Una is the true faith-a symbol of truth and faithfulness. Una enlists RCK's help to defeat the monster and free her parents.
Duessa is the false church and is associated with the House of Pride which protrays all of the corruption in the world (there are fallen princes there). Duessa is used to lead Redcrosse astray and thus to prevent him from finishing his quest.
Duessa appears to Redcrosse as beautiful, but the others characters see her as ugly. She represent the "false" church and tempts Redcrosse. She is a manifestation as high lust, thus spiritual damnation. Duessa claims the highest lineage and makes herself queen, so she is not a good character. Duessa is Una's foil.
Yes, the Faerie Queene is an allegory. It is also considered to be a romantic epic poem. It was written by Spenser.
Edmund Spenser wrote The Faerie Queen in 1590.
Harold Martin Priest has written: 'The faerie queene: notes' 'An outline of the Faerie Queene' 'The divine comedy, Paradiso' -- subject(s): Accessible book
The Faerie Queene and Amoretti
britomort kills everyone
Janet Spens has written: 'Spenser's Faerie Queene'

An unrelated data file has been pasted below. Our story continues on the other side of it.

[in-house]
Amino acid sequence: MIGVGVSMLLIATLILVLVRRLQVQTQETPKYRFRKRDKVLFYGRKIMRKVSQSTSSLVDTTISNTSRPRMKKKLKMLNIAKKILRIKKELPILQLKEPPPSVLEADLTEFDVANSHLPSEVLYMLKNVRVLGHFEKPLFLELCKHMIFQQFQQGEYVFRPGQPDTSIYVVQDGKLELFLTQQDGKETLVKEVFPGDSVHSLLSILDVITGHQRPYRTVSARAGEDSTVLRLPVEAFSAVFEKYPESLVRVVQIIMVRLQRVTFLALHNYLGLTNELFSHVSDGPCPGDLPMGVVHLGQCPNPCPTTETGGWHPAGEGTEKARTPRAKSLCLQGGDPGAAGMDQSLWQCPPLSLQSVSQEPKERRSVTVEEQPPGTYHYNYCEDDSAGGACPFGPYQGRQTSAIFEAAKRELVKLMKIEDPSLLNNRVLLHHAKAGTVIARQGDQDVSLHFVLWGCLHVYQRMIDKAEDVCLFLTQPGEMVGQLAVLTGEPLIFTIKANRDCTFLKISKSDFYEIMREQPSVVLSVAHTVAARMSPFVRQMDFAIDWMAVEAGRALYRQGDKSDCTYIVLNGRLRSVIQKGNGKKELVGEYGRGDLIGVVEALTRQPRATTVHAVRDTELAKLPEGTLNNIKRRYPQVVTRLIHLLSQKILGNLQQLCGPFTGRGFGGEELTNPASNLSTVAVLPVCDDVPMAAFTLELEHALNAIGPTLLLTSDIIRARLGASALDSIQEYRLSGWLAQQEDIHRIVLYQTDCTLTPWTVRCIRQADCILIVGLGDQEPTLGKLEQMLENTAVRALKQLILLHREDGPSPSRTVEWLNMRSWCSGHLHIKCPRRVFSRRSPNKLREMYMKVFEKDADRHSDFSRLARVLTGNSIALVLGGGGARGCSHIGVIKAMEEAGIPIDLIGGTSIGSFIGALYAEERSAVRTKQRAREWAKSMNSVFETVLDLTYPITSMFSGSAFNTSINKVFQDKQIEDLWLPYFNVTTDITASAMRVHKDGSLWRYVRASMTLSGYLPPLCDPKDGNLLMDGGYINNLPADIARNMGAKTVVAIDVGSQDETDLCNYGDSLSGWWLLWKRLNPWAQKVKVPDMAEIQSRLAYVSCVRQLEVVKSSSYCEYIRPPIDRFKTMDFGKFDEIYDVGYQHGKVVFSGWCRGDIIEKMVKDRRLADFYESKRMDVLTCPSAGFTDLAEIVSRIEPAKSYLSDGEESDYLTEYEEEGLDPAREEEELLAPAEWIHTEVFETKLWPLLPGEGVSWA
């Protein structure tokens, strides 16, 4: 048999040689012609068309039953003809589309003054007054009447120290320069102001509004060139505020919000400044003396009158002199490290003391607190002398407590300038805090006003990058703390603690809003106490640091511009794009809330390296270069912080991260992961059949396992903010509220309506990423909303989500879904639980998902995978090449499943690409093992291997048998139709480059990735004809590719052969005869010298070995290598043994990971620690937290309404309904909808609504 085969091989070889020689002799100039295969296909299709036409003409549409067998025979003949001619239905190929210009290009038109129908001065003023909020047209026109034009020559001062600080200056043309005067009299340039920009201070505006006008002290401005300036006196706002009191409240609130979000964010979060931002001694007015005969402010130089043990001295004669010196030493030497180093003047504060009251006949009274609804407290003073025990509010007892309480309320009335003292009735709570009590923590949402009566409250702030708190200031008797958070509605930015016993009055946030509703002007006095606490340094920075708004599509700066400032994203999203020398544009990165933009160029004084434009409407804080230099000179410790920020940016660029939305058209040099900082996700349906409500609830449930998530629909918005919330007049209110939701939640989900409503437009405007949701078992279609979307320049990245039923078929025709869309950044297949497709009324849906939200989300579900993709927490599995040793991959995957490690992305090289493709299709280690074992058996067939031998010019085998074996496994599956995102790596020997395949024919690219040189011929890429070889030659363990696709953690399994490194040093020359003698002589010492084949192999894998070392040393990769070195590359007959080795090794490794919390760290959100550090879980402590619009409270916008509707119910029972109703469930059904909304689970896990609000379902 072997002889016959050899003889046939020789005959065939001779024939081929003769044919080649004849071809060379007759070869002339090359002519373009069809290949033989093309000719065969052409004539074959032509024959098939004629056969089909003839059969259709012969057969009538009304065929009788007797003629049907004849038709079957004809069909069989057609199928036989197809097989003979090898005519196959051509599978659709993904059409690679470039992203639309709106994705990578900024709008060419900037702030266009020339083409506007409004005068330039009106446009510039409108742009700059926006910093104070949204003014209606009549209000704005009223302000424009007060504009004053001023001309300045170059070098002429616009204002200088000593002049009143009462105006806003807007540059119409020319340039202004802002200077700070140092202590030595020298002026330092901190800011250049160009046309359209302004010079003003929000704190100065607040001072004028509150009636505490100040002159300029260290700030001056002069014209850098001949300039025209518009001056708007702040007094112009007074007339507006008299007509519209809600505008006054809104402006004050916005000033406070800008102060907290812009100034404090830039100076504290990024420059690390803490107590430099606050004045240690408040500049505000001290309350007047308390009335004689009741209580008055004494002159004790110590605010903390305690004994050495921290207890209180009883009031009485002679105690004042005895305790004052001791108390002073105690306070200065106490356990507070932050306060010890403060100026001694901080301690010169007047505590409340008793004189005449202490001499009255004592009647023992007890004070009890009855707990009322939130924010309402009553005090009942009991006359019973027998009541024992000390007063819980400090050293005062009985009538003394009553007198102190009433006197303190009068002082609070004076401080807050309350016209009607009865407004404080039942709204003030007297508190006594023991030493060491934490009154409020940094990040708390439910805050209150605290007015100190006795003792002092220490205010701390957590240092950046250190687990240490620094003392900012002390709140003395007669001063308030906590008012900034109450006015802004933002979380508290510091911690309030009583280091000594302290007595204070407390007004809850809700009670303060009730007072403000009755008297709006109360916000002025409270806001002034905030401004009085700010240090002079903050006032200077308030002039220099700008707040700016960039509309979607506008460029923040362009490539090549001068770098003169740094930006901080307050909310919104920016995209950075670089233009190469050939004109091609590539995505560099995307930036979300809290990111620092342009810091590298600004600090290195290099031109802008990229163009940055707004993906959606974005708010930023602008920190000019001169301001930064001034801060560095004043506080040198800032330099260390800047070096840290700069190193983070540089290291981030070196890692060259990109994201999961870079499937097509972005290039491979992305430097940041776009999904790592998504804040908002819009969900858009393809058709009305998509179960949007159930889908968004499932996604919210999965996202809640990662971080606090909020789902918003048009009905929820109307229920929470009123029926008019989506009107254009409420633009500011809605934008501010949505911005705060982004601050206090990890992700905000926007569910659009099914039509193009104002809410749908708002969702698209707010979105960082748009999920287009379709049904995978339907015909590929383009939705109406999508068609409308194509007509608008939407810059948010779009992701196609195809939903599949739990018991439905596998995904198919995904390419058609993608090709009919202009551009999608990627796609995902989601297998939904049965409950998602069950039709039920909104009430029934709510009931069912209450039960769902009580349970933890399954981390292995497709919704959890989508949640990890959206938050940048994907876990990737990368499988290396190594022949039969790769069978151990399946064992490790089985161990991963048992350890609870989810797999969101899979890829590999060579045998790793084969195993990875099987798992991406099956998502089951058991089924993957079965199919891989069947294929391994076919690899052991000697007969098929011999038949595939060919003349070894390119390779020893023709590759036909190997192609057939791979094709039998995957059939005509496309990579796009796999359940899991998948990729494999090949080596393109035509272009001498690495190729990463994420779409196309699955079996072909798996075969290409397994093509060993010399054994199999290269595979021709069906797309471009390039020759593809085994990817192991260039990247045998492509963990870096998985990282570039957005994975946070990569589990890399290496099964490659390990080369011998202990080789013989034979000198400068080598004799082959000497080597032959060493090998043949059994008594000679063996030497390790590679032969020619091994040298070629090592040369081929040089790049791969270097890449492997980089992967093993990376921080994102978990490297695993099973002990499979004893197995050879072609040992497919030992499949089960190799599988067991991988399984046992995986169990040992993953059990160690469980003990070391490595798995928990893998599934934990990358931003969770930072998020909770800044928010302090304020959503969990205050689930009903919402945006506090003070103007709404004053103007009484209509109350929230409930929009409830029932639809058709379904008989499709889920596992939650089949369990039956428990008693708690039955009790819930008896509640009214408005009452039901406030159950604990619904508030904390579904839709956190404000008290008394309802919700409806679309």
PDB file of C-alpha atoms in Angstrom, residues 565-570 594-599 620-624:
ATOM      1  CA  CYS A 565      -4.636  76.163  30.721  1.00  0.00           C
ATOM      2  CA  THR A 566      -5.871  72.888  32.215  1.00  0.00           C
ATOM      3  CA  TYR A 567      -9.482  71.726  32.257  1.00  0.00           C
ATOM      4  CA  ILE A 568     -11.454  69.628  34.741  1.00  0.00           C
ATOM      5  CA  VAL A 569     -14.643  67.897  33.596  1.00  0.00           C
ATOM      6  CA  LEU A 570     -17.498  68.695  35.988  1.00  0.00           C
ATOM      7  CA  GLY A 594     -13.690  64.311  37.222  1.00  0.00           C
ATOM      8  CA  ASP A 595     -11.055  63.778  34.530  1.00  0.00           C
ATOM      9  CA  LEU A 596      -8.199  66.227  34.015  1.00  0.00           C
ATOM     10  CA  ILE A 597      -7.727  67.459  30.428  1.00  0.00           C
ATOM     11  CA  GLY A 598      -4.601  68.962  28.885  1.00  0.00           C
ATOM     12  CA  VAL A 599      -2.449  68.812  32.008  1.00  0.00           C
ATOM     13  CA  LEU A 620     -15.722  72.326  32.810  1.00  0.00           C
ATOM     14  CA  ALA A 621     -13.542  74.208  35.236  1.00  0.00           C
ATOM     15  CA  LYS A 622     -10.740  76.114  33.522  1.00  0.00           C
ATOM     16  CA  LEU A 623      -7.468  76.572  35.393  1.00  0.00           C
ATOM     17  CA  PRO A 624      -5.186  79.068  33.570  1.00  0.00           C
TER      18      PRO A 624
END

Edmund Spenser has written: 'Faery queen and her knights' 'The faery queen' 'Amoretti and Epithalamion, 1595' 'Selections, by E. Spenser' 'Amoretti, written and not long since' 'Faerie Queene' 'Spenser's minor poems' -- subject(s): Mesmerism 'The Faerie Queene, Book Six and the Mutabilitie Cantos' 'Faerie Queene the Mutability Cantos and Selections F' 'Prosopopoia' 'Shepheards calender containing 12 eclogues proportionable to the 12 months' 'Spenser selections' 'A View of the State of Ireland as it was in the Reign of Queen Elizabeth: Written by Way of ..' -- subject(s): Accessible book 'The Faerie Queene' 'Ireland Under Elizabeth and James the First' 'Faerie Queene' 'Poetry' 'The sonnets and poems of Edmund Spenser' 'Poems' 'Una and the red cross knight' 'Edmund Spenser : a selection of his works' 'The Works of Edmund Spenser: A Variorum Edition' 'The Complete poetical works of Spenser' 'Complaints' 'Foure hymnes' 'The fairy queen' -- subject(s): Accessible book 'The shepheardes calendar' 'Selections from Spenser's The faerie queene' -- subject(s): Knights and knighthood, Poetry, Virtues 'Complete works of Edmund Spenser' 'Book 2 of the Faery queene' 'Stories from the Faerie queene' -- subject(s): Knights and knighthood, English Romances 'The complete works of Edmund Spenser' 'The faerie qveen' 'The faerie queene, 1596' -- subject(s): Poetry, Knights and knighthood, Virtues 'The shepheard's calender' 'The Works of Edmund Spenser' 'The faerie qveene, disposed into XII. bookes' -- subject(s): Binding 'Spenser's Faerie queene' -- subject(s): Poetry, Knights and knighthood, Virtues 'The poetical works of Edmund Spenser in six volumes from the text of J. Upton' 'The faerie queene, book II' 'The Mutabilitie cantos' 'View of the state of Ireland' -- subject(s): Politics and government, Description and travel, Early works to 1800, History 'Books I and II of the Faerie queene' -- subject(s): Accessible book 'The Poetical Works of Edmund Spenser Volume 5' 'The shepheardes calender, 1599' 'The complete poetical works of Edmund Spenser' 'Britomart, from Books III, IV, and V of the Feary queene' 'Selected shorter poems' 'The Faerie Aueene, disposed into twelve bookes fashioning 12 morall vertues, to which is added his Epithalamion' 'The adventures of the Redcrosse knight' 'Complete works in verse and prose' 'The Poetical Works of Edmund Spenser V8' 'Fairy queen' 'The fowre hymnes' 'Spenser, selected writings' 'The faerie queene' -- subject(s): Knights and knighthood, Poetry, Virtues 'The wedding songs of Edmund Spenser' 'The gateway to Spenser' 'Minor poems' 'Fovvre hymnes, made by Edm. Spenser' 'The shepheardes calender' 'Faerie Queene' 'Prothalamion, or, A spousall verse' 'Spenser's 'Faerie Queen'' 'The Faerie Queen' -- subject(s): Accessible book 'The Faerie queene' 'Selections from the Faerie Queene (The Great Works)' 'Edmund Spenser' -- subject(s): Protected DAISY 'Prose Works of E. Spencer (Prose Works. Letters, Axiochus, a View of the Present State)' 'Shepherd's Calendar, The (BCL1-PR English Literature)' 'Edmu nd Spense' 'The Poetical Works of Edmund Spenser Part Eight' 'The Yale edition of the shorter poems of Edmund Spenser' 'Fairy Queen 20-copy Multiple' 'Ireland, Under Elizabeth And James I' 'The faerie queene, book V. The legend of Artegall or of justice' 'Selections from the poetical works of Edmund Spenser' 'Faery Queene' 'The fairy queen' -- subject(s): Accessible book 'From 'The faerie queene'' 'Spenser's The faerie queene, book 1' -- subject(s): Knights and knighthood, Poetry, Virtues 'Faerie Queene and Epithalamion (Swc 1126)' 'Selections from the Amoretti' -- subject(s): Love poetry, English, English Love poetry 'Poetry; authoritative texts [and] criticism' -- subject(s): Criticism and interpretation 'Sonnets and poems' 'Works' 'The Works of Edmund Spenser: With Observations of His Life and Writings' -- subject(s): Accessible book 'Selected poetry' -- subject(s): Accessible book, Poetry 'The works of Edmund Spenser' 'Amoretti and Epithalamion' 'The Elfin knight' -- subject(s): Knights and knighthood, Poetry, Virtues 'Complaints, containing sundrie small poems of the world's vanitie [by] Ed. Spencer [sic] London, 1591' 'The faerie queene' -- subject(s): Knights and knighthood, Poetry, Virtues 'Knights and ladies' -- subject(s): Knights and knighthood, Poetry, Virtues 'Stories from the Faerie queene' 'The Faerie Qveene' -- subject(s): Accessible book 'Books 1 and 2 of the Faerie queene, the mutability cantos, and selections from the minor poetry' 'Faerie Queene' 'Daphnaida and Other Poems' 'The Poetical Works of Edmund Spenser V2' 'Spenser, The Selected Poetry of Edmund' 'Amoretti & Epithalamion' 'The works of Mr. Edmund Spenser' 'A letter of the authors, expounding his whole intention in the course of this worke' -- subject(s): Faerie Queene 'Poetical works' 'The Works of Edmund Spenser: A Variorum Edition (The Works of Edmund Spenser : a Variorum Edition, 8)' 'Books I and II of the Faerie queene, the Mutability cantos, and selections from the minor poetry' 'The Faerie Queene'